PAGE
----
Associated British Foods plc – Annual report – 15 September 2018
Industry: food and drink, retail
CHIEF EXECUTIVE’S STATEMENT (extract)
Withdrawal of the UK from the EU
The consequences for the group of the UK’s decision to leave the EU should be seen in the context of the diversity of our operations and geographical footprint, combined with a business model that has discrete Primark supply chains for the UK and Eurozone and which, wherever possible, aligns food production with the end markets for our products. Changes in legislation and trade agreements could provide significant opportunities for the food industry to replace imported food and build export markets and, for UK agricultural policy particularly, they have the potential to benefit our group. We continue to engage at all levels with a number of UK Government departments to ensure that the full range of opportunities and risks, as they affect us, are recognised.
In common with many other businesses, we share a concern about the risk of abrupt changes to the UK’s customs procedures. We therefore welcome the Government’s intention to have a transition period beyond March 2019 in which to implement the necessary systems and processes.
While we continue to regard the possibility of the UK leaving the EU in March 2019 without any form of transition period as highly unlikely, those businesses that might expect to see some disruption in these circumstances are making the preparations necessary to ensure this disruption is minimised. We do not expect these preparations to materially impact the financial performance of the group.
FINANCIAL REVIEW (extract)
With over 60% of the group’s operating profit earned outside the UK, the strengthening of sterling against most of our trading currencies, other than the euro, resulted in a loss on translation this year of £22m. US dollar weakness against the euro had a favourable transactional effect on Primark’s largely dollar-denominated purchases, particularly in the second half. The movement in sterling across the year resulted in a negative transactional effect in the first half moving to a favourable effect in the second half.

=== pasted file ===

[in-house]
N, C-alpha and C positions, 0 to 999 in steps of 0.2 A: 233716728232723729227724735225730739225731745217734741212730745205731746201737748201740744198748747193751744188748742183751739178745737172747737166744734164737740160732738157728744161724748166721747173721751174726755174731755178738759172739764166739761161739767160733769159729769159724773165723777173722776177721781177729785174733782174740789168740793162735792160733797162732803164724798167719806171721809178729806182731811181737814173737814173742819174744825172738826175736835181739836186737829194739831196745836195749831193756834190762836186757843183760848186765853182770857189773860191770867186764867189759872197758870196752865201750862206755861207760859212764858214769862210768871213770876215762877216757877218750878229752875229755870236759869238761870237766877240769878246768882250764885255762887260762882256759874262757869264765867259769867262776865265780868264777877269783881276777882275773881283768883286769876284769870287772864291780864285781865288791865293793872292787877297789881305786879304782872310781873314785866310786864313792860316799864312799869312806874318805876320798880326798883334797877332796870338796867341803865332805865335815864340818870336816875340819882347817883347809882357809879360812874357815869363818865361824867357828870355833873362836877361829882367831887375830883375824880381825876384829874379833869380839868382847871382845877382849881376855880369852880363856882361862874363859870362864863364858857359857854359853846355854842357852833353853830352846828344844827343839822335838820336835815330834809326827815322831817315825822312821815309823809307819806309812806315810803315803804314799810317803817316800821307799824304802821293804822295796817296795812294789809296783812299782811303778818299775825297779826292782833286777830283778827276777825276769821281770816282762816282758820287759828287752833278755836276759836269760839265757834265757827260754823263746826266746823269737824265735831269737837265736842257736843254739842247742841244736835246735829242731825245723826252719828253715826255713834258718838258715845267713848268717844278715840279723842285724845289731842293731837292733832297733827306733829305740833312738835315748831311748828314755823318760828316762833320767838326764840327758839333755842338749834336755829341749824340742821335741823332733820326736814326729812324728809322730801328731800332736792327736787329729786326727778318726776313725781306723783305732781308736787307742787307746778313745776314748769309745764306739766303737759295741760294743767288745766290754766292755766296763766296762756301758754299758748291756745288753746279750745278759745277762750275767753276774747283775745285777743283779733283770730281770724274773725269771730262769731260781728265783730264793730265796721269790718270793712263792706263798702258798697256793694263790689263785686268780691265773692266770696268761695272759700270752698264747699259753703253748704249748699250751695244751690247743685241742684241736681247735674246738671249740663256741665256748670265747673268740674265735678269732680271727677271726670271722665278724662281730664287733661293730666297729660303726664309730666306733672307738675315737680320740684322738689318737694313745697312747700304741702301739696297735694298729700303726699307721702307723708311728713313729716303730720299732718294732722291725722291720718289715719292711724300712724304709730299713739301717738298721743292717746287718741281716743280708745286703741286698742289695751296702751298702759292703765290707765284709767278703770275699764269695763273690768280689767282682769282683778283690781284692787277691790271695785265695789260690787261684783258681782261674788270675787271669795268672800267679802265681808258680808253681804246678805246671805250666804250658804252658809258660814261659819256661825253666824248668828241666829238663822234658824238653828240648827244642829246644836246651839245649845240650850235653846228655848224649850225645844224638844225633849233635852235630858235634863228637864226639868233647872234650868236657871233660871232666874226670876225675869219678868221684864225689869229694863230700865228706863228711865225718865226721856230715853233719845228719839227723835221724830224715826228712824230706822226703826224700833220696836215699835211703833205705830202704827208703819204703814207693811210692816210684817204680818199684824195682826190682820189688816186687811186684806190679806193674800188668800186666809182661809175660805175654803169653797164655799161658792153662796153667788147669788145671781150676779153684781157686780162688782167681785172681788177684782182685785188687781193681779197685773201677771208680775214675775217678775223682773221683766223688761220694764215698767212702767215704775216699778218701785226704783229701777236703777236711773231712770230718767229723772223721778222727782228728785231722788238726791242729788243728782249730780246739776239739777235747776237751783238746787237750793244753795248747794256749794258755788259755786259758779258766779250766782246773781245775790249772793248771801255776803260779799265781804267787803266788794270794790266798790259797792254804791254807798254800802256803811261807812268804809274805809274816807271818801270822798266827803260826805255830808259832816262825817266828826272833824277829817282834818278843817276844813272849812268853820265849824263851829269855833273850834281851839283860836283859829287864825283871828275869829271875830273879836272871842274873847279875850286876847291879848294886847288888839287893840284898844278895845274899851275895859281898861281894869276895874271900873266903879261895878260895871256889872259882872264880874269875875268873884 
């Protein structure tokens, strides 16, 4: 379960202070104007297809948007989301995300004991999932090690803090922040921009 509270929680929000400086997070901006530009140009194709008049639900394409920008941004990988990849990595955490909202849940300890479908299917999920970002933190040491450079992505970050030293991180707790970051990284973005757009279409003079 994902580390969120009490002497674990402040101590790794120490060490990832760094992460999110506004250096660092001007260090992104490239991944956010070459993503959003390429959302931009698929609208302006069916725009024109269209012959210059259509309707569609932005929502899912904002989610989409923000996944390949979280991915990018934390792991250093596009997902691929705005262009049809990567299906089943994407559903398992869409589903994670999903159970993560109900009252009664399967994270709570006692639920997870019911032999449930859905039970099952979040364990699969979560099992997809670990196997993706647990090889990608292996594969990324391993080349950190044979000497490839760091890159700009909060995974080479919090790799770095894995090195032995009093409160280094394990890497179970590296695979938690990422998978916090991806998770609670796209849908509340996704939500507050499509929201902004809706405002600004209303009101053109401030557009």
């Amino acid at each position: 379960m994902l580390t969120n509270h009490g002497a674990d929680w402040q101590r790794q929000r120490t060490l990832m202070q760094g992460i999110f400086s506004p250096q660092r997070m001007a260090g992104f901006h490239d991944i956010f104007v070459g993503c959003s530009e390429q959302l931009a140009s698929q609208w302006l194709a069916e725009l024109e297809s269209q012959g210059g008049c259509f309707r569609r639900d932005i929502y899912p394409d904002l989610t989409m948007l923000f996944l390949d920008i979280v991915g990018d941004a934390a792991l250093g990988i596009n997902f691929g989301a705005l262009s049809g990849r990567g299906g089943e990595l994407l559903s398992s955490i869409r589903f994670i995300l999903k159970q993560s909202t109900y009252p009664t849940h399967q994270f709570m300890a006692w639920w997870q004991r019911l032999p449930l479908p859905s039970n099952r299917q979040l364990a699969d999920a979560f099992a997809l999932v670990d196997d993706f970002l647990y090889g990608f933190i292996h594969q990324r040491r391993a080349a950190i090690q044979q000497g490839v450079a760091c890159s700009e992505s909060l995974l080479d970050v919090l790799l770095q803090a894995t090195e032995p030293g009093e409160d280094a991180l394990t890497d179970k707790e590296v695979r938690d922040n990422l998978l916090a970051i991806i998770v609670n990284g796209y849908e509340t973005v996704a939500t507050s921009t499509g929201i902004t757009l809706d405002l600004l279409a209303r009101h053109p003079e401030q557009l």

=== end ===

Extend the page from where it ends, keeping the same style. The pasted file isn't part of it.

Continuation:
Next year we expect no material translation benefit at current exchange rates. The weaker US dollar exchange rate will have a favourable transactional effect on Primark’s margin in the first half and, assuming current exchange rates continue, we would expect a lower margin in the second half. However, the exchange rate applicable to purchases in the second half will be sensitive to the sterling exchange rate volatility which is likely to arise given a period of intense Brexit negotiations.
PRINCIPAL RISKS AND UNCERTAINTIES (extracts)
In 2016, we identified the UK’s decision to leave the European Union as having had some immediate impact on our results as a consequence of the effect on currency markets.
As the UK Government continues its negotiations, uncertainty remains as to the extent to which our operations and financial performance will be affected in the longer term. At a group and business level, we have continued to prepare for changes in legislation, trade agreements and working practices in order to take advantage of the changing commercial landscape and to mitigate risk.
We have contributed to government-led consultations on the potential changes and their likely impact on businesses and markets to help inform the exit strategy.